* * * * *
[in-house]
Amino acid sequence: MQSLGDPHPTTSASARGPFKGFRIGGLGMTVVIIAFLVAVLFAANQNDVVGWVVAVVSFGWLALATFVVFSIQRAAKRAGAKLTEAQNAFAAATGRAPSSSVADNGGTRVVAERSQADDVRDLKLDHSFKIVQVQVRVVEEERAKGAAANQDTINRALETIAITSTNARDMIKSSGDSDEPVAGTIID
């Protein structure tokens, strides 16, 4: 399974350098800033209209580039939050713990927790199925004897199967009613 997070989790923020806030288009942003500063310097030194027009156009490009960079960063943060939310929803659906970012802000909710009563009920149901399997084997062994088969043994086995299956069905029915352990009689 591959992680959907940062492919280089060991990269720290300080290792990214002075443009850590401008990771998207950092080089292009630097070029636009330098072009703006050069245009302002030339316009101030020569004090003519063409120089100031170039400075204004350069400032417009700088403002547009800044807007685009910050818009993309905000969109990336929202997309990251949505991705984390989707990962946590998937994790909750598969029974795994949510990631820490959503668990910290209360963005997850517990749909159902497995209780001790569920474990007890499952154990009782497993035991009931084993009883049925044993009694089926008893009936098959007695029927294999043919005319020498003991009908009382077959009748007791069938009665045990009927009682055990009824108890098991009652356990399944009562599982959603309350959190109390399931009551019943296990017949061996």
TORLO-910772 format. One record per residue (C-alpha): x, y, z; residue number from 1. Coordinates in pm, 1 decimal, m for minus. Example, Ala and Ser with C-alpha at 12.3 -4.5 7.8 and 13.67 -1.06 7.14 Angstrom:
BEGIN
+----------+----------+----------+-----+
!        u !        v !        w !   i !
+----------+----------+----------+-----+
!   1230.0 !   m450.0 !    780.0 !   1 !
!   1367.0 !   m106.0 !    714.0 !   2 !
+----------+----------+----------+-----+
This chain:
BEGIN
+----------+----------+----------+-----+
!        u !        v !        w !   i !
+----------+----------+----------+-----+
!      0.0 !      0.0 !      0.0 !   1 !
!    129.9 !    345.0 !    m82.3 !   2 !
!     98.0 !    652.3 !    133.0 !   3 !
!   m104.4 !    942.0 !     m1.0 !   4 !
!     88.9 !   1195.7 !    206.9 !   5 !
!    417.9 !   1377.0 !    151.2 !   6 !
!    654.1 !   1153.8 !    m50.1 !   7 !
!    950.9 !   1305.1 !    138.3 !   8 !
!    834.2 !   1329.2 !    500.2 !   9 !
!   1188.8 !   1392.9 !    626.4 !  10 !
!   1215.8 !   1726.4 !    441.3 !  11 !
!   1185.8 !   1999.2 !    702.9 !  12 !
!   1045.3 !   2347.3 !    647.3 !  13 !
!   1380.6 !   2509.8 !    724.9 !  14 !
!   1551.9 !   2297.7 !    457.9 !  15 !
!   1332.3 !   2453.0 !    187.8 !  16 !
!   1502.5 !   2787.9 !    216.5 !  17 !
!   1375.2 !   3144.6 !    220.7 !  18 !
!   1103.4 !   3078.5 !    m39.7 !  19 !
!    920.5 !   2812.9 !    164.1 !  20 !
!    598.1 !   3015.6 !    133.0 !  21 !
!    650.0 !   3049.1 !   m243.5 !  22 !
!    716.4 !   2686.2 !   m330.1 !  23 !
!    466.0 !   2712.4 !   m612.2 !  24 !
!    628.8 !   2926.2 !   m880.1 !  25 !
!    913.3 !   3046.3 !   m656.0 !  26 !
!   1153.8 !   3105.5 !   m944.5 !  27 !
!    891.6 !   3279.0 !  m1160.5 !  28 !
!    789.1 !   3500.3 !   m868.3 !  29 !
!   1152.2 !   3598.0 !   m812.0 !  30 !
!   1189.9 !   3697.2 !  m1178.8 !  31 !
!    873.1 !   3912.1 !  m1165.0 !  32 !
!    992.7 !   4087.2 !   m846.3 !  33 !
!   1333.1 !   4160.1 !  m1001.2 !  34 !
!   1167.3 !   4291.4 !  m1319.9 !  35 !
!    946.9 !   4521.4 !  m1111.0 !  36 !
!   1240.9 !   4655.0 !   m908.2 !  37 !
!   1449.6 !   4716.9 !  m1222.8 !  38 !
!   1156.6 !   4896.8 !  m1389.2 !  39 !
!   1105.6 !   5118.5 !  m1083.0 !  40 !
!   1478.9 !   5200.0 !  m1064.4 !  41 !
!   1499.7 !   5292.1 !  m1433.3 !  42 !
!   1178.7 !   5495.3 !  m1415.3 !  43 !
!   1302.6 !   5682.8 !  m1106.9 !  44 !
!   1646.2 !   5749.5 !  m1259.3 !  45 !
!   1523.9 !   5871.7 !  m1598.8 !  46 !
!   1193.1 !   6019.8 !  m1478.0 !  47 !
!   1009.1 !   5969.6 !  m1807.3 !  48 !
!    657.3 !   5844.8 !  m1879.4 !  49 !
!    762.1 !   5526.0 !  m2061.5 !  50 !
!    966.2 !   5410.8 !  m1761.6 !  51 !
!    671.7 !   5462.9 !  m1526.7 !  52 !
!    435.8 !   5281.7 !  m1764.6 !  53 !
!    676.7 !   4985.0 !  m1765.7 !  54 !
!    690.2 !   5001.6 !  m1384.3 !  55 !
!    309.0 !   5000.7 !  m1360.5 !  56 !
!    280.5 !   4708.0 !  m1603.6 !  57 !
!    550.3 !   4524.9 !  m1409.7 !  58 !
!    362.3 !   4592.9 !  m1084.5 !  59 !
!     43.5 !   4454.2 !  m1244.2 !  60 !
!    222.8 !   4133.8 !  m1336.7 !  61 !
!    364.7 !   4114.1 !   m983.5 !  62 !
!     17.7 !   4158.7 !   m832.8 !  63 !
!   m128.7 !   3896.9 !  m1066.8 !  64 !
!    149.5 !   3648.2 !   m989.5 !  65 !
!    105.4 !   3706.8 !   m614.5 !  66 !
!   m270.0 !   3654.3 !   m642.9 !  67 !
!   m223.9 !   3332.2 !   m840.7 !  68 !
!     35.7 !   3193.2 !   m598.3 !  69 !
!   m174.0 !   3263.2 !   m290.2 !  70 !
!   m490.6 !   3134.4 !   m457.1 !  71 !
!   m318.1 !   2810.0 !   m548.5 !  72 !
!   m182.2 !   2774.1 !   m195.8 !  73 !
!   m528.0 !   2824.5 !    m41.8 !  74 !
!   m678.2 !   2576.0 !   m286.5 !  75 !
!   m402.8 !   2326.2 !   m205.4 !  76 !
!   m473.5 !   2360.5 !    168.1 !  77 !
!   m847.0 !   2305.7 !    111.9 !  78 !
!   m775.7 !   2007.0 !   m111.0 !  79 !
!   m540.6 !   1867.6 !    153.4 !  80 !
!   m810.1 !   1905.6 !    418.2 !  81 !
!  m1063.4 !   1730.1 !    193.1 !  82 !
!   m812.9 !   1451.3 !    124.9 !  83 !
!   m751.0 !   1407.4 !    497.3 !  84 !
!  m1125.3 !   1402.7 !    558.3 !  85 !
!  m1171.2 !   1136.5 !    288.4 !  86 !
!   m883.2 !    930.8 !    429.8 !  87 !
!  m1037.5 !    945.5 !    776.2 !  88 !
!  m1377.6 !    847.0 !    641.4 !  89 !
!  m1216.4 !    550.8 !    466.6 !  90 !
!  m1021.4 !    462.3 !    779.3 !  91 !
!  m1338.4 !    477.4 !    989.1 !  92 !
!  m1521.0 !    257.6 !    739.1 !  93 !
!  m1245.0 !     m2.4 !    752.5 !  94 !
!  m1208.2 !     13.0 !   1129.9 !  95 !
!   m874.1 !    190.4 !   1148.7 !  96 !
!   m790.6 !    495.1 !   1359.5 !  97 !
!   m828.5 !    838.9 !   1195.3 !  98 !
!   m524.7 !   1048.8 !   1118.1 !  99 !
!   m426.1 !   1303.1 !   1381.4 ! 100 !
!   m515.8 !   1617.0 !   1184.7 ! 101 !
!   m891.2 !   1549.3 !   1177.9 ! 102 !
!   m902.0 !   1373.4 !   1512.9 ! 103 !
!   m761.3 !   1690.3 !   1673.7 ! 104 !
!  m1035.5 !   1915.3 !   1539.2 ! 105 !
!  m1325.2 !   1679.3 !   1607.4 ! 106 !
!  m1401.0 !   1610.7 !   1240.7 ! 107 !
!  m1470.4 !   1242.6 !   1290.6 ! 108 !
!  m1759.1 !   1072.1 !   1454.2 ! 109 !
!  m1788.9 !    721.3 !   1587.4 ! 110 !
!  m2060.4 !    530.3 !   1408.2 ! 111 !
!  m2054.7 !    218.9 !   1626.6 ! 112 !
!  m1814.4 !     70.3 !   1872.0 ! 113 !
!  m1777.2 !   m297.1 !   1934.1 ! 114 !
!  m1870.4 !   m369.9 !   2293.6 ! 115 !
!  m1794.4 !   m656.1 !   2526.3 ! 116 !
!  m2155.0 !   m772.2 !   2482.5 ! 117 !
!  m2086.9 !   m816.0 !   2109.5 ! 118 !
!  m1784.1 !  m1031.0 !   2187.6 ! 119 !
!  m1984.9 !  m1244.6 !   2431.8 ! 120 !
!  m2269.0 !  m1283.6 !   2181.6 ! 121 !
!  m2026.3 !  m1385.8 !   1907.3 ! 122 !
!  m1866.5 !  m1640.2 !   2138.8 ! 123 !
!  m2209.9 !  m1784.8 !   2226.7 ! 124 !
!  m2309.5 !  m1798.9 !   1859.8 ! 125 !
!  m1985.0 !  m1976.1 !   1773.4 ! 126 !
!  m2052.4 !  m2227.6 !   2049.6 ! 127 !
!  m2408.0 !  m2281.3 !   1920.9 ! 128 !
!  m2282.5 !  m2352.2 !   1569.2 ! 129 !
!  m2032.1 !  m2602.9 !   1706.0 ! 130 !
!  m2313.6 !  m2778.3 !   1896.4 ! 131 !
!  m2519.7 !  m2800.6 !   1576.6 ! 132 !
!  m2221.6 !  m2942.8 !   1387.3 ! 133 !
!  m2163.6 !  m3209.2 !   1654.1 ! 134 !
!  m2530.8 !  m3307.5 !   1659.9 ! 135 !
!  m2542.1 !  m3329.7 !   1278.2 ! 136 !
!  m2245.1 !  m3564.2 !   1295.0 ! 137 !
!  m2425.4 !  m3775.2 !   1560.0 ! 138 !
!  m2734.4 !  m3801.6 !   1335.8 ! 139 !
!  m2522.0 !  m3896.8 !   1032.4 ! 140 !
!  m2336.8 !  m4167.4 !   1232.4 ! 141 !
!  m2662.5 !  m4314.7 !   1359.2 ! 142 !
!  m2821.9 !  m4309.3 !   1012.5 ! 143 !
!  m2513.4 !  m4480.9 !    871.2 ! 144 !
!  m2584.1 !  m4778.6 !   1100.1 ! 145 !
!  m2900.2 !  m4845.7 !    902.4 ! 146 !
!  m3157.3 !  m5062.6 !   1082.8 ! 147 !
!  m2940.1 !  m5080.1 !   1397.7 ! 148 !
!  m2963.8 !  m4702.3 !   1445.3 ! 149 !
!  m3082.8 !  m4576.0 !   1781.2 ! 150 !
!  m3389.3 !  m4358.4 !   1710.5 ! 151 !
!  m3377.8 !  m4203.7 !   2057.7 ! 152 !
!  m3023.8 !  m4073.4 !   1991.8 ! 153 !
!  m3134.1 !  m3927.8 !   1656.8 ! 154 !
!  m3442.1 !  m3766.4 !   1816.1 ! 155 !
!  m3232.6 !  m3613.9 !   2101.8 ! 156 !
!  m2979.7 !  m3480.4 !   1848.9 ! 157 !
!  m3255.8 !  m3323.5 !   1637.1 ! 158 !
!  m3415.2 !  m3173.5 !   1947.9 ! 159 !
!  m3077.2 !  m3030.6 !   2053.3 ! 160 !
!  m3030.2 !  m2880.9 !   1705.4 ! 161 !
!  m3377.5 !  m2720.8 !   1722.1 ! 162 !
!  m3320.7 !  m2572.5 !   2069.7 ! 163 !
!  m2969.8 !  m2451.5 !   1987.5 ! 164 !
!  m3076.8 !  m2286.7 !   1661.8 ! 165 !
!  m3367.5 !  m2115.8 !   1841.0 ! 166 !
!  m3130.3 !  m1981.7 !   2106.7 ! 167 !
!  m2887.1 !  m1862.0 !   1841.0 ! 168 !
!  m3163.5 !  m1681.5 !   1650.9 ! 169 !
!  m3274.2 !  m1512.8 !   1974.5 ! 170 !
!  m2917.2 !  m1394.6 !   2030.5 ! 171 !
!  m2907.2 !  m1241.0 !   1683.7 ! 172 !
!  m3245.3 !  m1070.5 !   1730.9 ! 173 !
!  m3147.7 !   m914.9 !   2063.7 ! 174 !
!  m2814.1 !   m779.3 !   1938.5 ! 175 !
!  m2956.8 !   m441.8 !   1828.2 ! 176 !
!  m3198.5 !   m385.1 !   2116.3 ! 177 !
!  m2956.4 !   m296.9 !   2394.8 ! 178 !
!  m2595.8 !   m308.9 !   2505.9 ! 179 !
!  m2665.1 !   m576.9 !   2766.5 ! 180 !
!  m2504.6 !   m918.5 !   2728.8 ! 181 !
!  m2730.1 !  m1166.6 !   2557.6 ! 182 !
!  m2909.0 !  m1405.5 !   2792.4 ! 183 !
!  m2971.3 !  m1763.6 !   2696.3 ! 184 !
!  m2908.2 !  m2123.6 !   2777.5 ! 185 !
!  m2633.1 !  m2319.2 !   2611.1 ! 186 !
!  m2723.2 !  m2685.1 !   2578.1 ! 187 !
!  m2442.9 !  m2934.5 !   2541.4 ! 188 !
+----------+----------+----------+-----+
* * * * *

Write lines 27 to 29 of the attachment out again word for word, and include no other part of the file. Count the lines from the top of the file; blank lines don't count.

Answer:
!   1215.8 !   1726.4 !    441.3 !  11 !
!   1185.8 !   1999.2 !    702.9 !  12 !
!   1045.3 !   2347.3 !    647.3 !  13 !